Research on dementia costs have been performed in Argentina [67], Brazil [68,69], Chile [70-72] and Peru [73]. Also, studies of the 10/66 Dementia Research Group in LMIC included data from Cuba, Dominican Republic, Mexico, Peru and Venezuela [74,75]. The available data suggest that costs increase with the severity of the dementia, as reported in two studies (67,73] and indirect (informal) costs predominate in LA [69,70].

In high-income countries, direct costs (professional care in the community, and the costs of residential and nursing home care) account for most of the expenses (16, 76,77]. In many LA countries, a few direct costs (doctors, medicines) are paid by the public health system. However, formal caregivers, home-based meal programs, institutionalization in residential and nursing home care or support to family caregivers are not generally available [6,16,69].

The costs of dementia in LMIC are much lower when compared to high-income countries [76,77]. Costs of dementia for upper-middle income countries is approximately US$ 5284.00 per person per month [76]. In Chile, the monthly cost was higher for low SES (US$ 1,588) than for high SES (US$ 1,083), but most (74%) of it is spent in informal care [70]. In Brazil, the cost of dementia was estimated at US $ 1405.72 per person per month, with 56.6% attributable to informal care costs (costs associated with caregiver productivity loss and time spent by caregiver on patient support) [69]. Informal care costs are afforded by the families due to lack of social / public support. Although the estimated cost does not seem high, informal care represents a significant financial burden, as the average family income tends to be very low. For instance, the costs of informal care reported by Ferretti et al. [69] represent more than 3 times the national minimum wage.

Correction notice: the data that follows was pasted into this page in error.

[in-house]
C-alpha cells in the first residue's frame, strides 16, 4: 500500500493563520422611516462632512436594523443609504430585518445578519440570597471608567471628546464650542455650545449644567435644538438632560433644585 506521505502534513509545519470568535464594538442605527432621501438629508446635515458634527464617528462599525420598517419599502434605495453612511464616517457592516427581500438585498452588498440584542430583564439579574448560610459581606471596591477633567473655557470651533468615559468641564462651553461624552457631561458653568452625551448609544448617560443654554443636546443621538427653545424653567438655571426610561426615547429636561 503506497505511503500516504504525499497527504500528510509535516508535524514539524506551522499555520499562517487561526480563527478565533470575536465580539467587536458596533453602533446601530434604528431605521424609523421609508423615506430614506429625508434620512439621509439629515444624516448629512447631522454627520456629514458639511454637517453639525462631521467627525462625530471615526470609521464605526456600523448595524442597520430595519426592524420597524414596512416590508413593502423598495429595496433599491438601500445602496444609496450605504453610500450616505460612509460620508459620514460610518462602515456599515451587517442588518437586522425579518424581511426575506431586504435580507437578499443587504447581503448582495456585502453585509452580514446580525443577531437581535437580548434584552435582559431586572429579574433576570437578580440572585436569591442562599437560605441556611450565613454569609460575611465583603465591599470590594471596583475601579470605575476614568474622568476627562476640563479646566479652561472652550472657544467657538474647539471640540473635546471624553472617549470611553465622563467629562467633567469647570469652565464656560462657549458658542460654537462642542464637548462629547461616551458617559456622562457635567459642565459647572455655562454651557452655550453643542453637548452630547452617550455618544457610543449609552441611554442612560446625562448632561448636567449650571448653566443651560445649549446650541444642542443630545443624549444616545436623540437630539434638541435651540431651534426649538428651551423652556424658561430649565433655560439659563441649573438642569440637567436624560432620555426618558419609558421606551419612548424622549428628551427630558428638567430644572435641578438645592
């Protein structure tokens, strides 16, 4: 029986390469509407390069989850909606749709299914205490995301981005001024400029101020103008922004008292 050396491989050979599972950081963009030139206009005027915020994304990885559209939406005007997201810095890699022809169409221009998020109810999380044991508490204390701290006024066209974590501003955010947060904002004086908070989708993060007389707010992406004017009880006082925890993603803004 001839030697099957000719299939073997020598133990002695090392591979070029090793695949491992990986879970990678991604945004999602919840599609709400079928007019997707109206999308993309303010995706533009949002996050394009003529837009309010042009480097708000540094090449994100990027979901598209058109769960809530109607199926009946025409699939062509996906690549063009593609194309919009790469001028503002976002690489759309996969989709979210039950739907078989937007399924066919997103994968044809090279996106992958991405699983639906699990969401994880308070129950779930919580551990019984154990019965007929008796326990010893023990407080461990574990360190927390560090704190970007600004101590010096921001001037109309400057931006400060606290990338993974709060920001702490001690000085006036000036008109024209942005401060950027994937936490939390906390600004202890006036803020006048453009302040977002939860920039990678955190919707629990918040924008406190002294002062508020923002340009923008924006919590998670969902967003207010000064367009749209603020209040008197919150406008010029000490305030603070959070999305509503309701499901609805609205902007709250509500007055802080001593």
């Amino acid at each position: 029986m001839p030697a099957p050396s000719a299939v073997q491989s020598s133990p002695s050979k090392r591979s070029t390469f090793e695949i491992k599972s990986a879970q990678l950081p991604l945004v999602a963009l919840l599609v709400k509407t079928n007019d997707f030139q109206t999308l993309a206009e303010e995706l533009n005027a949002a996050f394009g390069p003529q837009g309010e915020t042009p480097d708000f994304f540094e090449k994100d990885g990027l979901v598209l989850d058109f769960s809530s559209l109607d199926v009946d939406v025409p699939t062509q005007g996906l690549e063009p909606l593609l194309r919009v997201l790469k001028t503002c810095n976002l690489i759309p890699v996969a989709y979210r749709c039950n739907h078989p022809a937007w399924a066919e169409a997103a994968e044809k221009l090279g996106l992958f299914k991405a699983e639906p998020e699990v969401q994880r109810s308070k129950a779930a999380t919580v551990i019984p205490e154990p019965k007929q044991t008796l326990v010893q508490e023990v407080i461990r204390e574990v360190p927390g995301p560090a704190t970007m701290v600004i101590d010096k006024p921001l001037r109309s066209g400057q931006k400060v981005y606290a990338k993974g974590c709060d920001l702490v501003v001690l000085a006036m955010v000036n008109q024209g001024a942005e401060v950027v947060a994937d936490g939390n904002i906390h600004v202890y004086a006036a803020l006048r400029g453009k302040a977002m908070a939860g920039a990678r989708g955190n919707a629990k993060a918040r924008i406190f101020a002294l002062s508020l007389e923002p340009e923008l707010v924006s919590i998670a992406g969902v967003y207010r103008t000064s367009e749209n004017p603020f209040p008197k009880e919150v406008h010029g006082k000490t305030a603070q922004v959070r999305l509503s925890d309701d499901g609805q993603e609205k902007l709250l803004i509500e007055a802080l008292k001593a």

Among the family caregivers, women perform most of the tasks [78,79]. When they cannot leave their job, families tend to hire untrained and inexperienced women to undertake poorly paid and unsupervised care-work with no social support [74]. Informal care is not an exclusive problem of LMIC as it is a significant challenge for high-income countries too (16). However, in LMIC, many people with dementia face several other overlapping disadvantages, such as low education, low or no income, lack of pension or health insurance [75].

With both the expected increase in the number of dementia cases due to aging of the population [80] and reduction in the number of members of the urban families in LA [81], informal care will be even more difficult in the near future and it is already one of the main challenges that need to be faced by the society and policy makers in the region.

As it was proposed for prevalence and incidence studies, strategies for the evaluation of costs in dementia need to be harmonized for regions within each country and across countries in LA. Hamonization efforts should reveal the real burden of dementia in the region and it should aid policy makers to plan the ideal funds to meet the health needs of the population [15].

RESEARCH ON DEMENTIA IN LA

Undoubtedly, conducting research in LA is quite challenging. There is a clear lack or limited availability of public and private grants. In spite of this, the total number of publications related to dementia carried out in LA and indexed in PubMed increased five times in the last 10 years, representing 3.35% of the papers indexed in that period. In the Web of Science platform, the total number of publications increased 2.5 times in 10 years, representing 3.71% of the indexed papers on this topic in that period.

Although there is a significant amount of research activity in dementia carried out in LA, much more public funding is needed to attend to the key priority issues, as established by the WHO global action plan [1]. In addition, regional collaborative research is needed, based on harmonized protocols and with data sharing.

CONCLUSIONS